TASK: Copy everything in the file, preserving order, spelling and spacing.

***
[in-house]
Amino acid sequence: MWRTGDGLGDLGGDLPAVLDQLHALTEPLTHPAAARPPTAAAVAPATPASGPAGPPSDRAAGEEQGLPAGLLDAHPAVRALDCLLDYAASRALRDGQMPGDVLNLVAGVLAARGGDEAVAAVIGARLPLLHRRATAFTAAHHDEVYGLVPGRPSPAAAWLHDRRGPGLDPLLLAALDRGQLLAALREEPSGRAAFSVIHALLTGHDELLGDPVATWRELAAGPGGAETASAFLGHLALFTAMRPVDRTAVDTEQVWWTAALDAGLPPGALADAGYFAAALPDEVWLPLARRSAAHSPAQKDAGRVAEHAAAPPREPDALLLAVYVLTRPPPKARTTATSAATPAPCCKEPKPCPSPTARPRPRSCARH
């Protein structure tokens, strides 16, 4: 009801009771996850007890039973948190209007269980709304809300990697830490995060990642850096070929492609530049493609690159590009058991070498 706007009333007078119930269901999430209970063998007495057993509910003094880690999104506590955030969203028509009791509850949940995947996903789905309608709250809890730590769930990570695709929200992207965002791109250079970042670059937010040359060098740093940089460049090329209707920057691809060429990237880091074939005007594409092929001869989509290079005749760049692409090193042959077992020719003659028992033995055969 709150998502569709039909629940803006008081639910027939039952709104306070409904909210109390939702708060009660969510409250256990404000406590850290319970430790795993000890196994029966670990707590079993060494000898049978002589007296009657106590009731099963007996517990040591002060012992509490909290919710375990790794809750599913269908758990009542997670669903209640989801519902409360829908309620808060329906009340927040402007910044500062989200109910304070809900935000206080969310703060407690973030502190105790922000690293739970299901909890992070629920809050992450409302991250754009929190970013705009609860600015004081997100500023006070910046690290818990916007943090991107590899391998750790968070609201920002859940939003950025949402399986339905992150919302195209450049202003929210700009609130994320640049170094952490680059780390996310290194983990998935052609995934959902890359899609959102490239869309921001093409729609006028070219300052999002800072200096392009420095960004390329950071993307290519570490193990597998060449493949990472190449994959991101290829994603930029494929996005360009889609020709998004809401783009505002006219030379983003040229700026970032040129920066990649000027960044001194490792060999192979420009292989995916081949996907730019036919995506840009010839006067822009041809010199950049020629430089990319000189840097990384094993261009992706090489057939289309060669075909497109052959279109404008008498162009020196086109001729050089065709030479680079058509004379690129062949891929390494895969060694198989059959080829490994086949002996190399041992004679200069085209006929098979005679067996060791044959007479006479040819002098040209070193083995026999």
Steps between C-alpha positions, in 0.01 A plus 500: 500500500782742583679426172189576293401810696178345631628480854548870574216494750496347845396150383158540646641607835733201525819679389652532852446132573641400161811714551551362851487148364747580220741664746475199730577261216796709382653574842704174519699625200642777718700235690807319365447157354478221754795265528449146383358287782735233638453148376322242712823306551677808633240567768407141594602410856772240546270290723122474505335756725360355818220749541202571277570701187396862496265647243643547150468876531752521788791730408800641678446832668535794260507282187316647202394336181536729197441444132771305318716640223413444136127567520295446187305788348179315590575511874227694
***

[in-house]
Amino acid sequence: MWRTGDGLGDLGGDLPAVLDQLHALTEPLTHPAAARPPTAAAVAPATPASGPAGPPSDRAAGEEQGLPAGLLDAHPAVRALDCLLDYAASRALRDGQMPGDVLNLVAGVLAARGGDEAVAAVIGARLPLLHRRATAFTAAHHDEVYGLVPGRPSPAAAWLHDRRGPGLDPLLLAALDRGQLLAALREEPSGRAAFSVIHALLTGHDELLGDPVATWRELAAGPGGAETASAFLGHLALFTAMRPVDRTAVDTEQVWWTAALDAGLPPGALADAGYFAAALPDEVWLPLARRSAAHSPAQKDAGRVAEHAAAPPREPDALLLAVYVLTRPPPKARTTATSAATPAPCCKEPKPCPSPTARPRPRSCARH
């Protein structure tokens, strides 16, 4: 009801009771996850007890039973948190209007269980709304809300990697830490995060990642850096070929492609530049493609690159590009058991070498 706007009333007078119930269901999430209970063998007495057993509910003094880690999104506590955030969203028509009791509850949940995947996903789905309608709250809890730590769930990570695709929200992207965002791109250079970042670059937010040359060098740093940089460049090329209707920057691809060429990237880091074939005007594409092929001869989509290079005749760049692409090193042959077992020719003659028992033995055969 709150998502569709039909629940803006008081639910027939039952709104306070409904909210109390939702708060009660969510409250256990404000406590850290319970430790795993000890196994029966670990707590079993060494000898049978002589007296009657106590009731099963007996517990040591002060012992509490909290919710375990790794809750599913269908758990009542997670669903209640989801519902409360829908309620808060329906009340927040402007910044500062989200109910304070809900935000206080969310703060407690973030502190105790922000690293739970299901909890992070629920809050992450409302991250754009929190970013705009609860600015004081997100500023006070910046690290818990916007943090991107590899391998750790968070609201920002859940939003950025949402399986339905992150919302195209450049202003929210700009609130994320640049170094952490680059780390996310290194983990998935052609995934959902890359899609959102490239869309921001093409729609006028070219300052999002800072200096392009420095960004390329950071993307290519570490193990597998060449493949990472190449994959991101290829994603930029494929996005360009889609020709998004809401783009505002006219030379983003040229700026970032040129920066990649000027960044001194490792060999192979420009292989995916081949996907730019036919995506840009010839006067822009041809010199950049020629430089990319000189840097990384094993261009992706090489057939289309060669075909497109052959279109404008008498162009020196086109001729050089065709030479680079058509004379690129062949891929390494895969060694198989059959080829490994086949002996190399041992004679200069085209006929098979005679067996060791044959007479006479040819002098040209070193083995026999």
Steps between C-alpha positions, in 0.01 A plus 500: 500500500782742583679426172189576293401810696178345631628480854548870574216494750496347845396150383158540646641607835733201525819679389652532852446132573641400161811714551551362851487148364747580220741664746475199730577261216796709382653574842704174519699625200642777718700235690807319365447157354478221754795265528449146383358287782735233638453148376322242712823306551677808633240567768407141594602410856772240546270290723122474505335756725360355818220749541202571277570701187396862496265647243643547150468876531752521788791730408800641678446832668535794260507282187316647202394336181536729197441444132771305318716640223413444136127567520295446187305788348179315590575511874227694